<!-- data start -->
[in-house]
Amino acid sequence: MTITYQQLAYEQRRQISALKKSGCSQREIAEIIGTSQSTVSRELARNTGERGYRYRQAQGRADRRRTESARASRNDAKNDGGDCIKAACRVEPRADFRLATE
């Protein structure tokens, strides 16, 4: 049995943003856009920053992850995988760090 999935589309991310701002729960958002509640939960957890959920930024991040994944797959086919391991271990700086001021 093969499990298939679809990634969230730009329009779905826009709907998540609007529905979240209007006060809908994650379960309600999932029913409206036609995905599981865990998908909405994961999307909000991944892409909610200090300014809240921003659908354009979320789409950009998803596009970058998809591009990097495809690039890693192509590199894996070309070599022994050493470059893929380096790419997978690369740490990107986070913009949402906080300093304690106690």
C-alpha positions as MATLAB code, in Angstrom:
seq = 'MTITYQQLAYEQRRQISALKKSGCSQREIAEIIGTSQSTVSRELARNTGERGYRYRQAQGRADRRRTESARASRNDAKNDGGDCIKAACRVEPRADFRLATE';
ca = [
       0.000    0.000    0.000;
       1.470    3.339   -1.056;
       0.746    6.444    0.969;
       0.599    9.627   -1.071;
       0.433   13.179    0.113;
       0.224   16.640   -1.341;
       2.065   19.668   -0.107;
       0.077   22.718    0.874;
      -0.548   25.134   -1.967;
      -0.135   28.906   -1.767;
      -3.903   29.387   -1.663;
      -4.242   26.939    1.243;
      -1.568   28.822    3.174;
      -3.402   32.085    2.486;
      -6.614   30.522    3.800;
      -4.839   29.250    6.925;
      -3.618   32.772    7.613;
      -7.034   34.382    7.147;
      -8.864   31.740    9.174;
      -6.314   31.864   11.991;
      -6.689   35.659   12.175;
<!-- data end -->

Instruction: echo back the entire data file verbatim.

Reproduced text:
[in-house]
Amino acid sequence: MTITYQQLAYEQRRQISALKKSGCSQREIAEIIGTSQSTVSRELARNTGERGYRYRQAQGRADRRRTESARASRNDAKNDGGDCIKAACRVEPRADFRLATE
């Protein structure tokens, strides 16, 4: 049995943003856009920053992850995988760090 999935589309991310701002729960958002509640939960957890959920930024991040994944797959086919391991271990700086001021 093969499990298939679809990634969230730009329009779905826009709907998540609007529905979240209007006060809908994650379960309600999932029913409206036609995905599981865990998908909405994961999307909000991944892409909610200090300014809240921003659908354009979320789409950009998803596009970058998809591009990097495809690039890693192509590199894996070309070599022994050493470059893929380096790419997978690369740490990107986070913009949402906080300093304690106690």
C-alpha positions as MATLAB code, in Angstrom:
seq = 'MTITYQQLAYEQRRQISALKKSGCSQREIAEIIGTSQSTVSRELARNTGERGYRYRQAQGRADRRRTESARASRNDAKNDGGDCIKAACRVEPRADFRLATE';
ca = [
       0.000    0.000    0.000;
       1.470    3.339   -1.056;
       0.746    6.444    0.969;
       0.599    9.627   -1.071;
       0.433   13.179    0.113;
       0.224   16.640   -1.341;
       2.065   19.668   -0.107;
       0.077   22.718    0.874;
      -0.548   25.134   -1.967;
      -0.135   28.906   -1.767;
      -3.903   29.387   -1.663;
      -4.242   26.939    1.243;
      -1.568   28.822    3.174;
      -3.402   32.085    2.486;
      -6.614   30.522    3.800;
      -4.839   29.250    6.925;
      -3.618   32.772    7.613;
      -7.034   34.382    7.147;
      -8.864   31.740    9.174;
      -6.314   31.864   11.991;
      -6.689   35.659   12.175;